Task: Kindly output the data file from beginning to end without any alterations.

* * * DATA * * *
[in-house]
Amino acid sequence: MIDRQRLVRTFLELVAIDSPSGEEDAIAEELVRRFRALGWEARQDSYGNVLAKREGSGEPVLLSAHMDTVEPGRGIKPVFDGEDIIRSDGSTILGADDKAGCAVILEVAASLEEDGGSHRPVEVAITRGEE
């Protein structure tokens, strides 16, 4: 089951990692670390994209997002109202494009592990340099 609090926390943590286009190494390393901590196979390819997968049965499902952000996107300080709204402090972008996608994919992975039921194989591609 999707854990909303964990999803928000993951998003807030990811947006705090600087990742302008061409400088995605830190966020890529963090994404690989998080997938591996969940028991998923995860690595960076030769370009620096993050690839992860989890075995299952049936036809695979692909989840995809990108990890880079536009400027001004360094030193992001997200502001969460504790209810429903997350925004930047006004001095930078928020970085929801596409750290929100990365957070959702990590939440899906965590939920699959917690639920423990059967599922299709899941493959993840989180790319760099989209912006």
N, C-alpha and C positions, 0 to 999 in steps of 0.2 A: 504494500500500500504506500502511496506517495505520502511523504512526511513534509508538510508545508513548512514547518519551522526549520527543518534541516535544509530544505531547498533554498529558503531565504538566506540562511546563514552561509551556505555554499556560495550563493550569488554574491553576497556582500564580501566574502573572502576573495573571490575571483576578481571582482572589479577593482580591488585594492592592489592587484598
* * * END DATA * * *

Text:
[in-house]
Amino acid sequence: MIDRQRLVRTFLELVAIDSPSGEEDAIAEELVRRFRALGWEARQDSYGNVLAKREGSGEPVLLSAHMDTVEPGRGIKPVFDGEDIIRSDGSTILGADDKAGCAVILEVAASLEEDGGSHRPVEVAITRGEE
């Protein structure tokens, strides 16, 4: 089951990692670390994209997002109202494009592990340099 609090926390943590286009190494390393901590196979390819997968049965499902952000996107300080709204402090972008996608994919992975039921194989591609 999707854990909303964990999803928000993951998003807030990811947006705090600087990742302008061409400088995605830190966020890529963090994404690989998080997938591996969940028991998923995860690595960076030769370009620096993050690839992860989890075995299952049936036809695979692909989840995809990108990890880079536009400027001004360094030193992001997200502001969460504790209810429903997350925004930047006004001095930078928020970085929801596409750290929100990365957070959702990590939440899906965590939920699959917690639920423990059967599922299709899941493959993840989180790319760099989209912006």
N, C-alpha and C positions, 0 to 999 in steps of 0.2 A: 504494500500500500504506500502511496506517495505520502511523504512526511513534509508538510508545508513548512514547518519551522526549520527543518534541516535544509530544505531547498533554498529558503531565504538566506540562511546563514552561509551556505555554499556560495550563493550569488554574491553576497556582500564580501566574502573572502576573495573571490575571483576578481571582482572589479577593482580591488585594492592592489592587484598